• Remote work: While some court reporting companies were already offering remote certified stenographer services pre-pandemic, many workers in the industry were forced to pivot and work remotely as a result of COVID-19. In fact, the world shut down, including courthouses across the nation. The result was the routine use of videoconferencing through numerous platforms and the implementation of remote proceedings.
  • Digital court reporting: Claimed to be risky and an impediment to the accuracy of the legal records by the National Court Reporters Association (NCRA) members, digital court reporting occurs when a legal proceeding is recorded and then later transcribed. Simply put, the transcription does not happen in real-time. Nationally, this method is being used more by court systems and insurance companies, as they are deciding which proceedings are better for real-time or delayed transcription.
  • Mastery of video conferencing: Because more depositions and court proceedings have gone remote, being able to use this technology and adjust presentation skills is critical for attorneys, judges, and court reporters alike. This includes setting up exhibit presentations on the front end — where court reporters become critical assets for attorneys — understanding Zoom etiquette, and having back ups in case of technology issues.

 

Tech is Here to Stay

 

Whether or not the court reporting industry approves, court reporter technology has gotten the confidence of investors and has been able to secure millions of dollars. For more information on this topic, read the article here.

Want tips on remote depositions? Read Remote deposition tips from a court reporter

How Lawyers Can Improve Their Online Reputation

There is no way that we can get away from our online personas, whether we like it or not. When it comes to attorneys, however, getting hired by a potential client is the result of one click and one page of search engines. Oftentimes, the internet is the first and possibly the only chance for an attorney to showcase his or her credibility and experience to a potential client. It is no exaggeration that the internet has made it a more competitive market to capture clients in industries across the board, and the legal field is no exception to this trend. For this reason, a lawyer’s online reputation is critical. Below is some information on how attorneys can improve their image on the internet, according to the American Bar Association (“ABA”) Journal.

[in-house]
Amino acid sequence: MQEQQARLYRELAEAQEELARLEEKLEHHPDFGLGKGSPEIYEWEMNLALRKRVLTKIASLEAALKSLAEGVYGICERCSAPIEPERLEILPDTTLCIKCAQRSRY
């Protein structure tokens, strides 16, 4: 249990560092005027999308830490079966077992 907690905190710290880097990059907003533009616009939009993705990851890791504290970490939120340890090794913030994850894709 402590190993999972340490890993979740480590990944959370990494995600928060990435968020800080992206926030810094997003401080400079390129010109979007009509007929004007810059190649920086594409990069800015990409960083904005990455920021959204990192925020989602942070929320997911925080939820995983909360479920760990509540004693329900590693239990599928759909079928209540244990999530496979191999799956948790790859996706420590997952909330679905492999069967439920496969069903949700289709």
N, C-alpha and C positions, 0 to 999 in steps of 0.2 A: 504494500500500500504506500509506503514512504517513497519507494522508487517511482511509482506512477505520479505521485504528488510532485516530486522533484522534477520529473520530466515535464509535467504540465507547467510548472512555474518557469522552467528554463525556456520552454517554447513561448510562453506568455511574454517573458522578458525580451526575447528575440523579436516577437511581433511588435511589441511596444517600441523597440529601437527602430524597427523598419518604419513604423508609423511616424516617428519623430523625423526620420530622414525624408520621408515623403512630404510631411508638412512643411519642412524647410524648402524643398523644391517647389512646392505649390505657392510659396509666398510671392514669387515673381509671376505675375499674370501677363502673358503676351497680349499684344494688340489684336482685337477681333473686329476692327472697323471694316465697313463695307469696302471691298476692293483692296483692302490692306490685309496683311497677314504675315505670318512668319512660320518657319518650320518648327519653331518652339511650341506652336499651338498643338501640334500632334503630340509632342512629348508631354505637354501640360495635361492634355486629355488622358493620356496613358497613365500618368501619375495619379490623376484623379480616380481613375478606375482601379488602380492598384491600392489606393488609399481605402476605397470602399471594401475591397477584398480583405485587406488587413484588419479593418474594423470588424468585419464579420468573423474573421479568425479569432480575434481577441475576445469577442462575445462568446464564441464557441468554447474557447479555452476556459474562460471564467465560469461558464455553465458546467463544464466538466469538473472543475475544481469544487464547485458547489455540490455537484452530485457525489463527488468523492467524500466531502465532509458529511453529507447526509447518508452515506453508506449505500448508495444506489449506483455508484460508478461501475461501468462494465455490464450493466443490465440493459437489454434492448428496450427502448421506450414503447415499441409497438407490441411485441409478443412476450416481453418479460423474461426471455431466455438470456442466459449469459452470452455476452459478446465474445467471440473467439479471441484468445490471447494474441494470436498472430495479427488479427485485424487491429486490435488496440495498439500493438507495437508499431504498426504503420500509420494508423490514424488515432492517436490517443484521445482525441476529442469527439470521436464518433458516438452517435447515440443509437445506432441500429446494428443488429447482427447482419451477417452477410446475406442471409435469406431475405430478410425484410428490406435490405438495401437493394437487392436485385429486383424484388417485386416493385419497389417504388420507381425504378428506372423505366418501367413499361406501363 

Reputation Management

Whether or not you are an attorney seeking clients, online reputation management is a critical aspect of any business. For lawyers, potential clients are particularly careful and diligent about using information found online so that they can choose an attorney whom they can trust and is worthy of their money and time. According to iLawyerMarketing, as many as 98% of potential clients perform online searches, primarily on Google, and look at reviews prior to deciding to hire an attorney. A prior study found that if reviews for one attorney are higher or better than another, a potential client was willing to travel further to meet with that attorney at his or her office.

Not surprisingly, the best way to defend your online reputation is to have a strategic offense. Three steps you can take today to improve this include:

 

Monitor, monitor, monitor: Perform a search of yourself and/or your firm and pay close attention to the content on the first couple of pages that appear. Data shows that most people stay on the first Google search page, while 75% on the first one or two results of that page, and only 7% move on past the first page. Controlling your top results will provide a good first impression to others. Ways you can monitor your online reputation include:

 

 Ask for client reviews: Unfortunately, one bad online review can have long-term negative effects on your firm’s reputation. Because attorneys have several profession-specific review sites, such as Avvo, FindLaw, Martindale-Hubell, and Lawyers.com, they must be regularly updated. Many attorney review sites allow lawyers to claim their own profiles and add content to show off practice focus areas and expertise. Attorneys can encourage clients to leave online reviews of the legal work performed including: